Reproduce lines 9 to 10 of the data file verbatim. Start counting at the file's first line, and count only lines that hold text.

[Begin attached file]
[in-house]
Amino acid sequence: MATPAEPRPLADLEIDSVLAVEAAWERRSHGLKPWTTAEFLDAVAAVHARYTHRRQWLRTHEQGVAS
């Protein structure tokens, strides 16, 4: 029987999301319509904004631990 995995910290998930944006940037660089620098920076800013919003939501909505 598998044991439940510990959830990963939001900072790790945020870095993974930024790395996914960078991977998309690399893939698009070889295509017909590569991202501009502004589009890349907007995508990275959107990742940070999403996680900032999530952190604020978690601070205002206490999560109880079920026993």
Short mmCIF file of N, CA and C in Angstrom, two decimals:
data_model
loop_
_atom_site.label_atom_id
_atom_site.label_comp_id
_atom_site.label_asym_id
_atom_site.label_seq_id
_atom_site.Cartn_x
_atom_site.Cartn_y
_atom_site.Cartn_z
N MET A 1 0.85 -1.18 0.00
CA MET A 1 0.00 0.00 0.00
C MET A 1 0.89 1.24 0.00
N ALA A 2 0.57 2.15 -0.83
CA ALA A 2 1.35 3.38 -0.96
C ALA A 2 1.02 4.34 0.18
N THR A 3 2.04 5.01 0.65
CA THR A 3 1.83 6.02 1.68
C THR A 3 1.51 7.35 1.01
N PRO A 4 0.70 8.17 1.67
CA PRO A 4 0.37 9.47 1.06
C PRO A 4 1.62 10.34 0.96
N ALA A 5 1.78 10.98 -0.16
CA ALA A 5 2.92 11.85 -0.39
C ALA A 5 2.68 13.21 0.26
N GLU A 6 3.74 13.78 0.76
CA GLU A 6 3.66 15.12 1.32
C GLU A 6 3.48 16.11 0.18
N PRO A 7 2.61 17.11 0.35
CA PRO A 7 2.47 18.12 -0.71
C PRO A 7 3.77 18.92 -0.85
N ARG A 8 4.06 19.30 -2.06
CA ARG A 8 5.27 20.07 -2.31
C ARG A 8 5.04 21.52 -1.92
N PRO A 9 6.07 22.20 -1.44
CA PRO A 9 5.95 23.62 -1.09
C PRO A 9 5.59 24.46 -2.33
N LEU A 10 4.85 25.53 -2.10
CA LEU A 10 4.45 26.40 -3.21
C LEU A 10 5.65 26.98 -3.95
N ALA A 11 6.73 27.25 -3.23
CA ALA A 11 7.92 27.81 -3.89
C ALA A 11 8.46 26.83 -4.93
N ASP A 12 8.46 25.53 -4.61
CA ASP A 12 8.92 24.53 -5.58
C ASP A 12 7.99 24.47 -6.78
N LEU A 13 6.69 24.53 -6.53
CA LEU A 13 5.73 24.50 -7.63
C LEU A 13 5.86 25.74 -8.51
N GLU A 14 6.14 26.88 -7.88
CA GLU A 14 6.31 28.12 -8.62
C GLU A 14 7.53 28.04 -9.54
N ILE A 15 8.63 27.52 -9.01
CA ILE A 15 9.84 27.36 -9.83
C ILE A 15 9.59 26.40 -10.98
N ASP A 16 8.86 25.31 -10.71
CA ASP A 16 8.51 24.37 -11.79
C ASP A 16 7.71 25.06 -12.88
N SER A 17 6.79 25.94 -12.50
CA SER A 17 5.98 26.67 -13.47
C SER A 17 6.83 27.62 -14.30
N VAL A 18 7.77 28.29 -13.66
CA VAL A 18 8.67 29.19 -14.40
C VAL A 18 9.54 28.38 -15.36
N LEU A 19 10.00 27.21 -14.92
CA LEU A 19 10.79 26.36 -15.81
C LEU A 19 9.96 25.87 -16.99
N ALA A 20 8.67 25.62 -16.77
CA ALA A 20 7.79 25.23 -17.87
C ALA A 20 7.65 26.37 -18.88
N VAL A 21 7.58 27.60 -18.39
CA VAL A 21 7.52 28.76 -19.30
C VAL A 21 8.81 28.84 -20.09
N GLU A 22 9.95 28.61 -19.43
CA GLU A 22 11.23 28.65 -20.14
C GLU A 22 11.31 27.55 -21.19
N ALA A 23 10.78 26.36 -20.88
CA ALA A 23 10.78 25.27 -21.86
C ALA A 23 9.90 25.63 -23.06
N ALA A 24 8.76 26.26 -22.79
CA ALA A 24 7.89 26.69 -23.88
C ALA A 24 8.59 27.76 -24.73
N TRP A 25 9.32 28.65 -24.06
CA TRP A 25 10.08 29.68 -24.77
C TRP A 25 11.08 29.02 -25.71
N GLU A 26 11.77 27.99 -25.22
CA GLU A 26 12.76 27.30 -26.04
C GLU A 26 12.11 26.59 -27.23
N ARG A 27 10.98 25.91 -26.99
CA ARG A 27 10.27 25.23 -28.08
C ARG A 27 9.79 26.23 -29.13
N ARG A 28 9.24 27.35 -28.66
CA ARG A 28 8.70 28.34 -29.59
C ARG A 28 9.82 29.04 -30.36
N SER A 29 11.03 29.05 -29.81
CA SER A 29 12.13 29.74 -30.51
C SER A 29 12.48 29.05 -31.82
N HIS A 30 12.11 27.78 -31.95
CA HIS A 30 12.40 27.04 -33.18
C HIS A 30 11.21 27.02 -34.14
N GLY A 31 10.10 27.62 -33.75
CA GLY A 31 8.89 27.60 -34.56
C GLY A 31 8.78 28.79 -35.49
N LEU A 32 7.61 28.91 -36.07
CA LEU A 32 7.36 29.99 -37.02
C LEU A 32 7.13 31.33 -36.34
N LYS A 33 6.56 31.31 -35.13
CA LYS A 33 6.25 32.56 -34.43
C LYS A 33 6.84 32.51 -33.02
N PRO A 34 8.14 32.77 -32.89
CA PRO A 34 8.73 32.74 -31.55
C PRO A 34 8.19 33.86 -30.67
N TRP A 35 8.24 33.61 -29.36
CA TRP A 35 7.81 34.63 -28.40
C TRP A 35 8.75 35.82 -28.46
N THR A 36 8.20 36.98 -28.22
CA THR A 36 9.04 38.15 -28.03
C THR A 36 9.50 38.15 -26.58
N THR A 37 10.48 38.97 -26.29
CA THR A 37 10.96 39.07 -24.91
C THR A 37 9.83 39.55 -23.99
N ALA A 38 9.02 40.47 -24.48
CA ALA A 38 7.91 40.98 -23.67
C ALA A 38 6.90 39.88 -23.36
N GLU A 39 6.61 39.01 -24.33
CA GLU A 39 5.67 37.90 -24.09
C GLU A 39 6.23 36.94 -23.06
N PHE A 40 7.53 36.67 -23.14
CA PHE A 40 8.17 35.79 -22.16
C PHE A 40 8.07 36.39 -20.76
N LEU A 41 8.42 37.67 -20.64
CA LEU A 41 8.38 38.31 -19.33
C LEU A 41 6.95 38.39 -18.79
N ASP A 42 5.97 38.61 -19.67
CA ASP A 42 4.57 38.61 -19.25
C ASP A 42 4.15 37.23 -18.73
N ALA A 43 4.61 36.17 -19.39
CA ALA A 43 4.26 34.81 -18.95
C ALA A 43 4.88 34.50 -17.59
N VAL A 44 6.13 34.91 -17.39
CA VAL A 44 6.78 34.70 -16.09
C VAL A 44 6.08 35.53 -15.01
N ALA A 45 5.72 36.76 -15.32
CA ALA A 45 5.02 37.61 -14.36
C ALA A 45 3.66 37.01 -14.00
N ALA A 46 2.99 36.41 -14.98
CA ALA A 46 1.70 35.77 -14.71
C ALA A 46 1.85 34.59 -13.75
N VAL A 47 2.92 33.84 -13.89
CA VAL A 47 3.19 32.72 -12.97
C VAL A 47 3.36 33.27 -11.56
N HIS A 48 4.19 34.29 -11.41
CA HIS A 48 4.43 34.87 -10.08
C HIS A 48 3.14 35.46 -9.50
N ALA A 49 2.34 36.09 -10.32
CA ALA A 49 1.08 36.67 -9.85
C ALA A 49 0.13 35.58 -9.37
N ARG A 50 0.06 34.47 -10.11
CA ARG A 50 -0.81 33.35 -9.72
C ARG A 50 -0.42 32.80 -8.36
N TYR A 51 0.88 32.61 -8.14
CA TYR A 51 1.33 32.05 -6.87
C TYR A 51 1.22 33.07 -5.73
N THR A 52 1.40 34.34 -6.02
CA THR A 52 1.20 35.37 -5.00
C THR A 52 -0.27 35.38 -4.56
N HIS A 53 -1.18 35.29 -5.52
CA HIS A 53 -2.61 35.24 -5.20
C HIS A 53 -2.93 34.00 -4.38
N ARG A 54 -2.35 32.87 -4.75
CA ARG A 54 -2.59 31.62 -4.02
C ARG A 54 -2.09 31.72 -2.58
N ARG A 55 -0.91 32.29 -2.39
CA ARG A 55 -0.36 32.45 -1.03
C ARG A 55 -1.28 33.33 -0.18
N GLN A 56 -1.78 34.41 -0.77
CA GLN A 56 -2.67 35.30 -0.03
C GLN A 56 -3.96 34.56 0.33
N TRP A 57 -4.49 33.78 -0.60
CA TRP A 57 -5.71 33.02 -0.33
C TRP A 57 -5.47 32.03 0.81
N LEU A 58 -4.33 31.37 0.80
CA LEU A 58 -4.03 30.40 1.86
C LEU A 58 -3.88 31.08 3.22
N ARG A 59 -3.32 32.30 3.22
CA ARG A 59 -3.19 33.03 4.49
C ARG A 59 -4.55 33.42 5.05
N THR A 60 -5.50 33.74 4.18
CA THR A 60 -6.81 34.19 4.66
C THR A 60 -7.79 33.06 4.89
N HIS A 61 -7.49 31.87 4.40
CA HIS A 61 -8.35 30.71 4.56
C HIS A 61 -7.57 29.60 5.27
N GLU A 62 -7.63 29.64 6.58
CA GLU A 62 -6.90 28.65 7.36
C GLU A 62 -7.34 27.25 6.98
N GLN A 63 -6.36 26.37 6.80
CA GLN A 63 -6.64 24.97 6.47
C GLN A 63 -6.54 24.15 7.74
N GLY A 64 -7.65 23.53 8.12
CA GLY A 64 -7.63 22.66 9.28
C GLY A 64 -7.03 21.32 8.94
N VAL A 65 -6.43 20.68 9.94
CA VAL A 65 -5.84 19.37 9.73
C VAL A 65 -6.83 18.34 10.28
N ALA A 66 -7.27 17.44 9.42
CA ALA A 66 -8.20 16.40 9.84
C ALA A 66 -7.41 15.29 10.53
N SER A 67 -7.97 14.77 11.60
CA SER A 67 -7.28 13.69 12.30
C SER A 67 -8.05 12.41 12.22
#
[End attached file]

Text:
_atom_site.label_asym_id
_atom_site.label_seq_id